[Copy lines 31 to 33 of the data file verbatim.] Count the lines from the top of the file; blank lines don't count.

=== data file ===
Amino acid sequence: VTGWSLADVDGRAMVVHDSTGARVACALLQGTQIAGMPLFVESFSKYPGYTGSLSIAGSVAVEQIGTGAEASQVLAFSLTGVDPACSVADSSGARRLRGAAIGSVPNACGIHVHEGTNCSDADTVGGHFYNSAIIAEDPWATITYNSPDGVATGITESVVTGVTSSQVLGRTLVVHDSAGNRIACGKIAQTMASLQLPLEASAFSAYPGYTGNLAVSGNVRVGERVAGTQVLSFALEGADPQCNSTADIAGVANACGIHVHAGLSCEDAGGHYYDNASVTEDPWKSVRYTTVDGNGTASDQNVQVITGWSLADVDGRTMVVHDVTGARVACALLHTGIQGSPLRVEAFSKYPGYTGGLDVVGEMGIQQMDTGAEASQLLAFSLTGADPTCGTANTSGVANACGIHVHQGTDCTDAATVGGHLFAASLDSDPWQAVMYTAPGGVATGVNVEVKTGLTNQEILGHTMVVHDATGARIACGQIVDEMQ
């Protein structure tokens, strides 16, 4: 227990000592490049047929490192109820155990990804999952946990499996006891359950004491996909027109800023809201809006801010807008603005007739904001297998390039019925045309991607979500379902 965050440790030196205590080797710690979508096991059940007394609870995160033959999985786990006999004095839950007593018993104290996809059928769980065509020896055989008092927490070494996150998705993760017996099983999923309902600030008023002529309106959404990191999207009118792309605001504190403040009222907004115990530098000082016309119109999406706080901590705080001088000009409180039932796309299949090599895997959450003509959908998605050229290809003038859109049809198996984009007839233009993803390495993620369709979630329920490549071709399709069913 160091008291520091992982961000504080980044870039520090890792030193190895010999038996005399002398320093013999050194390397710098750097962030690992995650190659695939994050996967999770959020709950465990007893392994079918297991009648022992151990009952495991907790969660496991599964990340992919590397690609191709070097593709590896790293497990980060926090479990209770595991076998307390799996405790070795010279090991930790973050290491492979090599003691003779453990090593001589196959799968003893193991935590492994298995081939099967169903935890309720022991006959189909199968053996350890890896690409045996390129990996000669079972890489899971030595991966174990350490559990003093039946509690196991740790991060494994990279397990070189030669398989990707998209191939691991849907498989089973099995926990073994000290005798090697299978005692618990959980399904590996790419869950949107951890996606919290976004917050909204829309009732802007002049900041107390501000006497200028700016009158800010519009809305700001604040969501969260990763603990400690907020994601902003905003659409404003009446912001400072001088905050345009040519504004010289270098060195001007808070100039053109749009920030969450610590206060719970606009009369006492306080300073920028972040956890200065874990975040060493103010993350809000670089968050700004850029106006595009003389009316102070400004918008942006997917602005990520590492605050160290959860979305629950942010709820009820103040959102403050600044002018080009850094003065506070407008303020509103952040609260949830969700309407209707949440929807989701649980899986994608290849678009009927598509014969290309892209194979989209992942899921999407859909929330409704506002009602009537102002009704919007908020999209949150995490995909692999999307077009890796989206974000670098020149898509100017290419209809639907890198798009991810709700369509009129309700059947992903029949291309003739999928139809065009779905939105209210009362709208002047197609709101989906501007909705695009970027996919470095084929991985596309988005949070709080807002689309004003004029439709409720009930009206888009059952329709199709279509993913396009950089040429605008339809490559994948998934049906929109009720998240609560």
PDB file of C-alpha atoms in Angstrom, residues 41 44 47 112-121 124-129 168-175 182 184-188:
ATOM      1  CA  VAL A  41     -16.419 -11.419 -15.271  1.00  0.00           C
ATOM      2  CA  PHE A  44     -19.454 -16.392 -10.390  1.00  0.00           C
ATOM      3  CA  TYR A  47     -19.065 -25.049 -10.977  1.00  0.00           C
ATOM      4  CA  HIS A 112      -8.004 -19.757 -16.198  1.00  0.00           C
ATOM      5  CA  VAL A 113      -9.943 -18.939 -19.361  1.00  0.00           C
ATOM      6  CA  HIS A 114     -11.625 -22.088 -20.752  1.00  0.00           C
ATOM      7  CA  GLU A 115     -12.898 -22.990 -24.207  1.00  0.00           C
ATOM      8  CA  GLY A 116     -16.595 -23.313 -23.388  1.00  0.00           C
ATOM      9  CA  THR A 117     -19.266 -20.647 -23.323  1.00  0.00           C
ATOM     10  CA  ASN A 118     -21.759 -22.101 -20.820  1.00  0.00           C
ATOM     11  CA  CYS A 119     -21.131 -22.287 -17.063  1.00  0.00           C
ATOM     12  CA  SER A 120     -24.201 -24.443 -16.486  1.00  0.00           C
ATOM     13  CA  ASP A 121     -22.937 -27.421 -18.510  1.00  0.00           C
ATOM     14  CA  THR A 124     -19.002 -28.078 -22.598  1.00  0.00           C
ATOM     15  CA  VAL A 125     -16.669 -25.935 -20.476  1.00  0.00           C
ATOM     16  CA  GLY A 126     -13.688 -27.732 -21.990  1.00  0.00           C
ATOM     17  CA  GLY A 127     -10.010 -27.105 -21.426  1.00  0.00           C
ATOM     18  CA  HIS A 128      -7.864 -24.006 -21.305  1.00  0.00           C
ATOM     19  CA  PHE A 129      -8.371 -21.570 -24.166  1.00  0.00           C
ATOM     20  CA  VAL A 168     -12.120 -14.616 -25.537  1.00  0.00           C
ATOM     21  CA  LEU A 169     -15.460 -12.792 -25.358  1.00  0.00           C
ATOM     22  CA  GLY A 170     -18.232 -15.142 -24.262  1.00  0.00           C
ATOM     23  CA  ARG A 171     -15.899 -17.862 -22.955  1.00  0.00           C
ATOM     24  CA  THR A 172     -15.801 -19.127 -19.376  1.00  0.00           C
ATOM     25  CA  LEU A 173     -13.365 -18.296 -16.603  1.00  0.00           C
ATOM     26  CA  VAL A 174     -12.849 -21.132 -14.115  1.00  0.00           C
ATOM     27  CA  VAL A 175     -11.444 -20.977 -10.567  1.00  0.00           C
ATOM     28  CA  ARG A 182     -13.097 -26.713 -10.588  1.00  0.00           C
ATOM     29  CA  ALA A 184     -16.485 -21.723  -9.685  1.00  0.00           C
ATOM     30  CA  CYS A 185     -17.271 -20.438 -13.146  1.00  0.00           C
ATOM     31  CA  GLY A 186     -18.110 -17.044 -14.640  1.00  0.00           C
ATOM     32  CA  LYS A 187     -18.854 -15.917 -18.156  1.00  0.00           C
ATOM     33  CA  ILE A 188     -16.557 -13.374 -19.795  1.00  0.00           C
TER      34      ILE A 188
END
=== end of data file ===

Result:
ATOM     28  CA  ARG A 182     -13.097 -26.713 -10.588  1.00  0.00           C
ATOM     29  CA  ALA A 184     -16.485 -21.723  -9.685  1.00  0.00           C
ATOM     30  CA  CYS A 185     -17.271 -20.438 -13.146  1.00  0.00           C